The Democrats' great education schism

Opinion by Richard Whitmire in the USAToday

10/08/15

The party of Hillary Clinton must decide: Support teachers' unions or fight for low-income, minority children

It would be easy to dismiss the thousands of students, parents and educators marching across the Brooklyn Bridge Wednesday decked out in red “I fight to end inequality” T-shirts as bit players in a New York squabble over charter school funding.

It’s way more than that.

What you’re witnessing are yet more signs that the Democratic Party is headed toward a serious fissure over education issues, one that will pit the haves against the have-nots. That’s never good.

The divide pits traditional liberals (think New York Gov. Andrew Cuomo) versus progressives (think New York Mayor Bill de Blasio). The odd thing is that some Democrats don’t seem to see this one coming.

Hey, it’s just boring old education stuff. How bad can it be? Real bad, as in serious conflicts erupting between white suburbanite parents and urban parents.

Another signal of this likely eruption came last week, when Education Secretary Arne Duncan announced both his resignation and his replacement: John King, a charter school co-founder who went on to be New York state’s education chief. There, he pursued test-focused reforms designed to root out ineffective teachers.

The opposition to the reforms in New York was intense. The unions hated King’s reforms and superintendents didn’t want to deal with additional accountability. Most telling: both the unions and teachers pulled middle-class white families into their “opt-out” movement, where parents refused to let their children take state tests.

The fact that Duncan and President Obama picked King shows just how bitter this has become. Obama doesn’t care about angering the unions further, nor superintendents, nor the suburban parents. The message: game on.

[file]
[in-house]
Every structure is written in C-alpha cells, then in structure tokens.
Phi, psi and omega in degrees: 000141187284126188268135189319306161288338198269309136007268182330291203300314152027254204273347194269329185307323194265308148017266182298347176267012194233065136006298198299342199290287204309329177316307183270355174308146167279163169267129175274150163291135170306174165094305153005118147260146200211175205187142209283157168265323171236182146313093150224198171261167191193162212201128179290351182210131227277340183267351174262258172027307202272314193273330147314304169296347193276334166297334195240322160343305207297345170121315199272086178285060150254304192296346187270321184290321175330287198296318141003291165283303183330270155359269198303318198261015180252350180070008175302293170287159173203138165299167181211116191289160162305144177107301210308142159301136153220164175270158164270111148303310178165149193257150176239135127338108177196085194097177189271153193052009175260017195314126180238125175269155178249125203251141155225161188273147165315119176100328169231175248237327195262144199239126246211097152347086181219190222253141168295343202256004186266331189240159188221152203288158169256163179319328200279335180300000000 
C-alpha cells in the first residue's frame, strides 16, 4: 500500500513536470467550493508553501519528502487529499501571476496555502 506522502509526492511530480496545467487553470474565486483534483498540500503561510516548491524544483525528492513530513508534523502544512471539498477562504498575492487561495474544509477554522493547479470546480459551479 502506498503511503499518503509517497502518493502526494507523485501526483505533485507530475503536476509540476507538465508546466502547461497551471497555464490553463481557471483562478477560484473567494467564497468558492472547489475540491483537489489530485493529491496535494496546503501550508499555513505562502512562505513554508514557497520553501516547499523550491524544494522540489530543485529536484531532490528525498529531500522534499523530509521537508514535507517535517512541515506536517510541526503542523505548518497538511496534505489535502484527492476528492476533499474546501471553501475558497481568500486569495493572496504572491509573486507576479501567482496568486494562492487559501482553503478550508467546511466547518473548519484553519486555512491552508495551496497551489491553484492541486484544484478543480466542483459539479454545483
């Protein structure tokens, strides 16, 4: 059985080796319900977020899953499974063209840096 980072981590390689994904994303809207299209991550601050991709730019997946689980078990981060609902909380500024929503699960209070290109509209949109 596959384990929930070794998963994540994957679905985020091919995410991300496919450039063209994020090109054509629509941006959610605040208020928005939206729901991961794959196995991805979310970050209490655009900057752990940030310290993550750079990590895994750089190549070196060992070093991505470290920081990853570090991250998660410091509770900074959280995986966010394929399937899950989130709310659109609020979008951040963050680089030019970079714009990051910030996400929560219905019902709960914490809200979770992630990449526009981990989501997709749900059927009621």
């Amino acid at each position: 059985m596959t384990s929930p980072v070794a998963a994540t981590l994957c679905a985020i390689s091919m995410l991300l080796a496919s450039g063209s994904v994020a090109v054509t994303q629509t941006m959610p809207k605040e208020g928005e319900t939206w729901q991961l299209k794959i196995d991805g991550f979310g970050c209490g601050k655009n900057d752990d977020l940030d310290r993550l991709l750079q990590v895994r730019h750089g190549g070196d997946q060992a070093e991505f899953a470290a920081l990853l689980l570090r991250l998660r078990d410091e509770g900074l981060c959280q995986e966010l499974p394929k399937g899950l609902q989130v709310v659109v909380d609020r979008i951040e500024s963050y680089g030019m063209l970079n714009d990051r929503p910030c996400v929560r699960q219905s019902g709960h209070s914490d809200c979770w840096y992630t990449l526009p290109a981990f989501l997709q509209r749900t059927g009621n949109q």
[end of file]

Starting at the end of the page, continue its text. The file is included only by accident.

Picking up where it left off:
For a moment, set aside the question of who’s right and wrong in the testing debate. What really mattered in upstate New York and Long Island was that middle-income parents started to declare their perceived educational self-interests. Union rhetoric convinced these parents that state tests, designed mostly to enforce accountability in high-poverty schools, would never help their children. So they voted with their feet by keeping their kids from taking tests.

POLICING THE USA: A look at race, justice, media

The same suburban/urban split may be playing out with charter schools, which are publicly funded but independently operated. Charters are yet another education innovation that often do little or nothing for upper-income suburban parents — and could easily be seen as threatening to their high-performing schools located just a few miles away.

On the other end of that spectrum, look at the faces of the kids and their parents marching across the bridge Wednesday: These marchers are not from upper-income Scarsdale and yet they want better school options.

Now this question: If a Republican presidential candidate has a position encouraging more charter schools in neighborhoods such as Harlem and the South Bronx, and the Democratic candidate takes a progressive stance against charters, which way will those parents vote?

Don’t think that kind of voter revolt could happen within the Democratic Party? It’s already happening in some places. Take Los Angeles, where charter co-founder Ref Rodriquez recently won a seat on the L.A. Unified board in what had to be the priciest and most bitter school board race in history.

In that race, the affluent white neighborhoods of Silver Lake and Los Feliz went for Rodriguez’s union-blessed opponent, the incumbent, while the Latino neighborhoods of the southeast cities, like Huntington Park and Bell, won the race for Rodriguez.

It was mostly about charter schools: Upper-income whites likely thought charter schools that mostly benefited Latinos were not in their interest.

This is the stuff of class warfare, which again prompts that same presidential question: Would the parents in Huntington Park and Bell hold their noses on objectionable Republican immigration positions and vote for better schools?

My hunch: Parents reliably vote for their kids’ future.

I know what you’re thinking: Surely the Democratic nominee won’t surrender Obama school reform initiatives.

Don’t be naive. Randi Weingarten, president of the American Federation of Teachers, may be the most politically savvy union leader this country has ever seen. Would Weingarten force an early endorsement of Hillary Clinton if she didn’t believe Clinton, once in office, would step aside from her previous support for charters?

Oh yes, this split is coming, and it’s not going to end well.

Richard Whitmire, an Emerson Collective fellow, is the author of several education books and a member of USA TODAY's Board of Contributors.


« Back to List